The character of Pastoral Ecclesial Authority

            Let us summarize what we have seen here. A Pastoral Ecclesial Authority is a fallible man who is a sinner-saved-by-grace. His authority to lead the members of his local church is given to him based upon his character (1 Tim. 3:1-8, Tit. 1:5-9) as recognized by already existing Pastoral Ecclesial Authorities (Acts 14:23). This authority is also given to him by the Holy Spirit who has placed him in that role of authority (Acts 20:28), and by Jesus-Christ who has put the Elder/Pastor in charge of a local flock (1 Pet. 5:1-5). The authority of the Pastor/Elder is to be exercised with Grace and unfailing love (1 Pet. 5:2-5), but also with firmness and theological rigidity based upon a proper theological training (Tit. 1:9). Members of the local church are to be fully submitted to his leadership in both spiritual and doctrinal matters (Heb. 13:17), not blindly (Acts 17:11), but joyfully (Heb. 13:17). A Pastoral Ecclesial Authority may err, but, his authority is to be recognized by church members, who are to gracefully, supportively, and prayerfully, follow his lead.


Apostolic Authority

            Precious little is said, in the New Testament, about Apostolic Authority. The notion is, however, clearly present. In Galatians 1-2, for example, Paul defends his apostolic authority against those who were questioning it. These chapters are, in fact, important for helping us understand Apostolic Authority, as are Matthew 16:17-20, John 21:15-24, Acts 1:21-22, Acts 6: 1-7, Ephesians 2:19-21, Ephesians 3:1-9, Ephesians 4:11, 1 Peter 5:1, 2 Peter 3:15-16, and many others. Some of what I will say below is debatable, and it is best to not base a fundamental distinguishing doctrine on a debatable interpretation of Holy Scriptures. In what follow I will offer a couple comments on each of the verses that I have mentioned above.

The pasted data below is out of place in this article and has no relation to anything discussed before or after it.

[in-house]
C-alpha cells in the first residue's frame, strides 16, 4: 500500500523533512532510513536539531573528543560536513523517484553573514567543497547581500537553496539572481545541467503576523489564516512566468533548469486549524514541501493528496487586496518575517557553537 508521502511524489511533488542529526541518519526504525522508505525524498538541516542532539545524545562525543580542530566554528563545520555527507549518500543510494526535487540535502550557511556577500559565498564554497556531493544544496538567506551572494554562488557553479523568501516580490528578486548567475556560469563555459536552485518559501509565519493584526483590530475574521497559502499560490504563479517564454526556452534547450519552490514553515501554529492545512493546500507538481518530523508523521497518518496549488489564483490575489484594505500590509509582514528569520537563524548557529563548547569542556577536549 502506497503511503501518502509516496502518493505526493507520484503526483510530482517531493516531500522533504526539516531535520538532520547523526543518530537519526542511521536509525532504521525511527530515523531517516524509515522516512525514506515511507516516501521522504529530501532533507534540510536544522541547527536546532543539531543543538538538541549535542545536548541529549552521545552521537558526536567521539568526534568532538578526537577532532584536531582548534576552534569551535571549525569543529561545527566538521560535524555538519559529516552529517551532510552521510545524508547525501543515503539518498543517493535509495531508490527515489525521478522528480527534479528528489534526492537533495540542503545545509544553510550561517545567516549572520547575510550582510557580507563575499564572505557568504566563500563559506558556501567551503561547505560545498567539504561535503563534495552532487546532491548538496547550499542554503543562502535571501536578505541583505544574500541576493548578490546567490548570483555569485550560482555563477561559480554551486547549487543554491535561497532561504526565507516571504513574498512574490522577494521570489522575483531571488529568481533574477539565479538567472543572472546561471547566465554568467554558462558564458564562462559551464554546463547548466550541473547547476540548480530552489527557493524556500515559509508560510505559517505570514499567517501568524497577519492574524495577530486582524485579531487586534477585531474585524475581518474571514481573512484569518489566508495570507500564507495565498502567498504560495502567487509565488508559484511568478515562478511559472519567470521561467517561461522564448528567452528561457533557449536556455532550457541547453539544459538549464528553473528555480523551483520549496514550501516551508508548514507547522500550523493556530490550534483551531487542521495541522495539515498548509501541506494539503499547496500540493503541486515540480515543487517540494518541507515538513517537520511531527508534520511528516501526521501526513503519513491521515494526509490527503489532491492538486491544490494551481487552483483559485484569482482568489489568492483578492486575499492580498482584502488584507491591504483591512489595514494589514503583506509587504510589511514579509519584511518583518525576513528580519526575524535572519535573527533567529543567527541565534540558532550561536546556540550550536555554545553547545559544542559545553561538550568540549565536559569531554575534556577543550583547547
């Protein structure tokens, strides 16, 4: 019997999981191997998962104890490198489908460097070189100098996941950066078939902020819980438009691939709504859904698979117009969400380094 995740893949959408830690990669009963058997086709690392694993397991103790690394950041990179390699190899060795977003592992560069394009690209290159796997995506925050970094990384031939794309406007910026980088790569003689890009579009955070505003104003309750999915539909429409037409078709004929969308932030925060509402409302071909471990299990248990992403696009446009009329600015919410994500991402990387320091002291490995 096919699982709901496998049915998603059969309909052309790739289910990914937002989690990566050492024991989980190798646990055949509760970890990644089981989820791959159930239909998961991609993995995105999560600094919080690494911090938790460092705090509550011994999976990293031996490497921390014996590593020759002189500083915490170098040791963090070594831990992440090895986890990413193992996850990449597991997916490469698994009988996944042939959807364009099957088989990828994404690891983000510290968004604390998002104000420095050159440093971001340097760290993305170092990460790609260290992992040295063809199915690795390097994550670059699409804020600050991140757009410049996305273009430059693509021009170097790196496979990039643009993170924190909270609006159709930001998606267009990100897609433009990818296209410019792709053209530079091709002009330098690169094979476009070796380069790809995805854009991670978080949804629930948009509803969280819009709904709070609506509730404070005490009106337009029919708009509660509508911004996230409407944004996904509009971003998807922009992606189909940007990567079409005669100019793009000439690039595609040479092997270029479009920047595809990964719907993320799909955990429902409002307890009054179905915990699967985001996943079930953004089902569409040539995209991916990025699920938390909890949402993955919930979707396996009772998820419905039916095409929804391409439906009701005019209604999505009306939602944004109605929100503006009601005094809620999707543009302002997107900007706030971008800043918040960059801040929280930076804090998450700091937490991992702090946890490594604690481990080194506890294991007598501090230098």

New Testament Teachings

Catholics will probably complain about my interpretation of Matthew 16:17-20 that it is too “Protestant”. That may be true, however, if I am to be entirely open about how I interpret this verse, I have to admit that when I eventually came to struggle with the meaning of this verse I was actually somewhat inclined to honestly consider whether or not I should become Catholic. At this time in my spiritual journey I studied these verses and concluded that these verses clearly teach that Peter had correctly concluded that Jesus was the Messiah, the son of God (Mt. 16:17), but that it was God the Father who had made Peter aware of this fact, and not Peter’s intellectual brilliance (Mt. 16:17). The “rock” (petra, GR; petram, LT) to which Jesus refers is not Peter (Petros, GR; Petrus, LT), but, rather, the truth that Jesus is the Messiah, the son of God (Mt. 16:18). This is the interpretation that makes the best sense of the context, both of this chapter and of the larger context of the New Testament, and the Apostolic mission to proclaim Jesus the Son of God. As for the “Keys of the Kingdom”, which were given to Peter, to bind or to loose (Mt. 16:19). These same abilities seem to be promised, in Matthew 18:18-20, to all believers through prayer, “Truly, I say to you, whatever you bind on earth shall be bound in heaven, and whatever you loose on earth shall be loosed in heaven. Again I say to you, if two of you agree about anything they ask, it will be done for them by my Father in heaven. For where two or three are gathered in my name, there am I among them.”  I know that this passage is highly debated, but, as I said above, it seems unwise to base a key divisive doctrine on a passage that is so open to exegetical debate. I conclude that these verses provide us with no information concerning Apostolic Authority.